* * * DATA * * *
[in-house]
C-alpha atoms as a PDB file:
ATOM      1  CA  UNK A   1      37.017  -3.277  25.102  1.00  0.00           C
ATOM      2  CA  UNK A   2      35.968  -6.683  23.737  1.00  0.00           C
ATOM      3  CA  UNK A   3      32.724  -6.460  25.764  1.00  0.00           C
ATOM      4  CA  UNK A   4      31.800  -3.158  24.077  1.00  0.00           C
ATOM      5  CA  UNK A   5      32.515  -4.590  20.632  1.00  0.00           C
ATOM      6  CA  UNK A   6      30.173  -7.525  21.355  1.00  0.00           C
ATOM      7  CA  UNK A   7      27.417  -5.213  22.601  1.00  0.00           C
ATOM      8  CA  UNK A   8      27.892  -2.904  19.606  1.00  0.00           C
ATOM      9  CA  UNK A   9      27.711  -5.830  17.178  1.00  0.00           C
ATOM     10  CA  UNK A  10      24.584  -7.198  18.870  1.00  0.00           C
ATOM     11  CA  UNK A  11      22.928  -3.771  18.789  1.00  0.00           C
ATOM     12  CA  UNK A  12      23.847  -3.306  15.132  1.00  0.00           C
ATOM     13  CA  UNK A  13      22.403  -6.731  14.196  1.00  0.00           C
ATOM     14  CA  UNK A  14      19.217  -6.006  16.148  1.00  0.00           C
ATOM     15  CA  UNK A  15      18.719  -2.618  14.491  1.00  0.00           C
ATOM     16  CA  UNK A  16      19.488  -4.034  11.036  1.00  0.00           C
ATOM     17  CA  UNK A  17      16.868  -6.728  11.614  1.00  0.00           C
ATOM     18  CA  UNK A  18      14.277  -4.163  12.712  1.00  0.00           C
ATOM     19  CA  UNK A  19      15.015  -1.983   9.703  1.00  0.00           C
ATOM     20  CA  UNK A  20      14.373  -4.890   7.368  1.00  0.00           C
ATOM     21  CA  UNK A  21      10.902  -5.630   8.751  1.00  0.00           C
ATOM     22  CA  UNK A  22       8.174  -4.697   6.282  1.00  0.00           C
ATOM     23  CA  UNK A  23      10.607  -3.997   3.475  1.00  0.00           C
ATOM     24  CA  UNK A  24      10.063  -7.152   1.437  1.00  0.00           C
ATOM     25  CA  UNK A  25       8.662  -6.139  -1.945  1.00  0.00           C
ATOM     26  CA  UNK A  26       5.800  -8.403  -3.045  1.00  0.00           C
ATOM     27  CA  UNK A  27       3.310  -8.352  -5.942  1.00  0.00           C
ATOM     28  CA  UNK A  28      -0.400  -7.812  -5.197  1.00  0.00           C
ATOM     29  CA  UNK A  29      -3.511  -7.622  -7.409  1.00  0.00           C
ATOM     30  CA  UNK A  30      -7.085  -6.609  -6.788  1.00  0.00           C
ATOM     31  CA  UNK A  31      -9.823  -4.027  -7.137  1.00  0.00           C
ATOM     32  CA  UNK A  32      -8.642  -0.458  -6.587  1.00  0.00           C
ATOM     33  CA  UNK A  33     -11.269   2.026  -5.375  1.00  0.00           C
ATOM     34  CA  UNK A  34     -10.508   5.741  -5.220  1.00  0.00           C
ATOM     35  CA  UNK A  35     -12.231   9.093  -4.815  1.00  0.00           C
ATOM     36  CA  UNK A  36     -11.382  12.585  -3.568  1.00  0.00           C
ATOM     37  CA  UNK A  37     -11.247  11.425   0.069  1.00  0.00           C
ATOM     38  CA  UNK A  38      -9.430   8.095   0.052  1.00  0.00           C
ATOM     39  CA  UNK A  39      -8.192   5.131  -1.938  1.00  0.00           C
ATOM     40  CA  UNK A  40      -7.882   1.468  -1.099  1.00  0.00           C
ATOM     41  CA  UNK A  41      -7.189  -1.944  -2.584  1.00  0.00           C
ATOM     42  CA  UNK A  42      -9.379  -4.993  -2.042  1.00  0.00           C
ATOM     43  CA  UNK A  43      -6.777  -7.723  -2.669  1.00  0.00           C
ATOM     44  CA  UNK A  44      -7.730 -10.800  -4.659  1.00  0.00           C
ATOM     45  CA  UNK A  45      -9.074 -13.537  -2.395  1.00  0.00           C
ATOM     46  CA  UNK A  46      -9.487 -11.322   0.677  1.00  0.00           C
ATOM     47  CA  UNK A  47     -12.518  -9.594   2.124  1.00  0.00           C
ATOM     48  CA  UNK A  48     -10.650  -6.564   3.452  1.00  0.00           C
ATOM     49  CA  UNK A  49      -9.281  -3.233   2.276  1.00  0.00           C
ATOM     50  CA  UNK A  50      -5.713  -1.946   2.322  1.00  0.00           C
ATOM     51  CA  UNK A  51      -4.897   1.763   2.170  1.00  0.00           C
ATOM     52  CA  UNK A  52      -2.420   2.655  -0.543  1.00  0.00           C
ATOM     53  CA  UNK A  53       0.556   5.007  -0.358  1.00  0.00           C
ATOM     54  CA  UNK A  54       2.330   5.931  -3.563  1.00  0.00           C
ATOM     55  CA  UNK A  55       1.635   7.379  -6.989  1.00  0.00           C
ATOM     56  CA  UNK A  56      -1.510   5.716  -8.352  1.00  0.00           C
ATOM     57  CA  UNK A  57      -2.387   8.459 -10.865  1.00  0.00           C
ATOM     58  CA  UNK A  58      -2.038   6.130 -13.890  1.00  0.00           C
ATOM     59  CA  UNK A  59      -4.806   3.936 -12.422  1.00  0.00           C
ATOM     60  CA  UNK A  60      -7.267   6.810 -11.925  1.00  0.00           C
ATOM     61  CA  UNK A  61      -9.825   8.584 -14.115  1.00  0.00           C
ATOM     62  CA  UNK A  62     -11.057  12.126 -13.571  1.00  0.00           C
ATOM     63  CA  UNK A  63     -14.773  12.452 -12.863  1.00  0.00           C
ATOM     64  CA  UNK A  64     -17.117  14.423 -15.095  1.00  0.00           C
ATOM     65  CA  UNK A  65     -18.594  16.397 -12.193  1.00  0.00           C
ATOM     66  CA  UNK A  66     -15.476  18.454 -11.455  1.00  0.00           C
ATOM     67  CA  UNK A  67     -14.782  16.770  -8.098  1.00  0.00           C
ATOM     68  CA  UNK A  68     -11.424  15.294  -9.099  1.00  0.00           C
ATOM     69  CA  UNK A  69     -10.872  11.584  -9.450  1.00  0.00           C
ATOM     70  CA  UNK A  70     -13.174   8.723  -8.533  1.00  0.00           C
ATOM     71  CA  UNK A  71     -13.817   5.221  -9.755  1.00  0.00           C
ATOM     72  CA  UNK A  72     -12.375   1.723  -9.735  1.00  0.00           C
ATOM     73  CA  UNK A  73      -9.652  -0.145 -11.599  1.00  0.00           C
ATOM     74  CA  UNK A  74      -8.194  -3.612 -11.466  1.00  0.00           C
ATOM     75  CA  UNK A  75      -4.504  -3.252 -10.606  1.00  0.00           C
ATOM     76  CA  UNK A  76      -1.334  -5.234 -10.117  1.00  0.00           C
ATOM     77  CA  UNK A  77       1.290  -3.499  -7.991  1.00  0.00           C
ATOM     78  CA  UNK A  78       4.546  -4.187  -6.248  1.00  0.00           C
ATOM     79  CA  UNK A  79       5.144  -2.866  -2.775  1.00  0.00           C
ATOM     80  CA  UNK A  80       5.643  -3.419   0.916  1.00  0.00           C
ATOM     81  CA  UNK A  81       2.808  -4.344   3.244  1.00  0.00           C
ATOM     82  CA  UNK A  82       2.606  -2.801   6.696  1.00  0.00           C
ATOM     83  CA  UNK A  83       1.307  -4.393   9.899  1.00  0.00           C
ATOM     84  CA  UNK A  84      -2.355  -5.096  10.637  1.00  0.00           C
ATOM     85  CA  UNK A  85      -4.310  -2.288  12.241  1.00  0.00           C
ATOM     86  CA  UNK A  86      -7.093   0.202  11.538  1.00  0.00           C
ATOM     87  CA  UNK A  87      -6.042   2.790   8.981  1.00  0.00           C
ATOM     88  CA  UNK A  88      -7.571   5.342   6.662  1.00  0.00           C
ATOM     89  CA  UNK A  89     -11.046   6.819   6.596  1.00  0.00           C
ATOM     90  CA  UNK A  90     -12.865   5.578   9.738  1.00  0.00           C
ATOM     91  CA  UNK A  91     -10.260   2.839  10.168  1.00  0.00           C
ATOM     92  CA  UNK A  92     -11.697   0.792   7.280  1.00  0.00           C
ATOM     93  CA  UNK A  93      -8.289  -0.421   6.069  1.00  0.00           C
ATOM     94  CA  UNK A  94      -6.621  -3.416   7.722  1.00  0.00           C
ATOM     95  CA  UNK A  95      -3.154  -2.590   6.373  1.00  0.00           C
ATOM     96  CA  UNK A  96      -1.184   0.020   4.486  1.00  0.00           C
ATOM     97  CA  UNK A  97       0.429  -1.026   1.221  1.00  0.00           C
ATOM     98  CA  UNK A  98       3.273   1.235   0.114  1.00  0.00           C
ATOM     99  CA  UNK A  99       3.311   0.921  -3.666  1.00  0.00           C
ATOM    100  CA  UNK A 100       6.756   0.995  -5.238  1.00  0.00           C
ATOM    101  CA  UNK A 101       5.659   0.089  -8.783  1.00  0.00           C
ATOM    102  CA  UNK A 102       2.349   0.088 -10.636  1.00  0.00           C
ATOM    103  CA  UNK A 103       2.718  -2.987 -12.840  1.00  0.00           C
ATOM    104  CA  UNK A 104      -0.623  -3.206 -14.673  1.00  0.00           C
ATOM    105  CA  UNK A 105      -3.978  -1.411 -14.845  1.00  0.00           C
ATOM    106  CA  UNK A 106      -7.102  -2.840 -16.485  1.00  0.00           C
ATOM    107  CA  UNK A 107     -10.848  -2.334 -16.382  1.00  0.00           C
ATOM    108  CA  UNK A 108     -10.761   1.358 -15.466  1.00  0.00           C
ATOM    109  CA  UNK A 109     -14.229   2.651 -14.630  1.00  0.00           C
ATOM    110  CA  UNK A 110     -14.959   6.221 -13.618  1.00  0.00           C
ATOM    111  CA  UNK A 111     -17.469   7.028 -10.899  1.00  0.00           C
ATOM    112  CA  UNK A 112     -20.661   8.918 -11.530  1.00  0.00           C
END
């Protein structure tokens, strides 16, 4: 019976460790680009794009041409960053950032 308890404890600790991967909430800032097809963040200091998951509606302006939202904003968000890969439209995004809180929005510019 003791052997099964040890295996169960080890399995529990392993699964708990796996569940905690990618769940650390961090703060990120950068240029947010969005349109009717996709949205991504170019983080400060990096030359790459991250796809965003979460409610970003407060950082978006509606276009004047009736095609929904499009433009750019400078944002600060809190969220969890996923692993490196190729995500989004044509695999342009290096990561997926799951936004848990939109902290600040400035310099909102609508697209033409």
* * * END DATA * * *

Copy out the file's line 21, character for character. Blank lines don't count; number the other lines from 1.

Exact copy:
ATOM     19  CA  UNK A  19      15.015  -1.983   9.703  1.00  0.00           C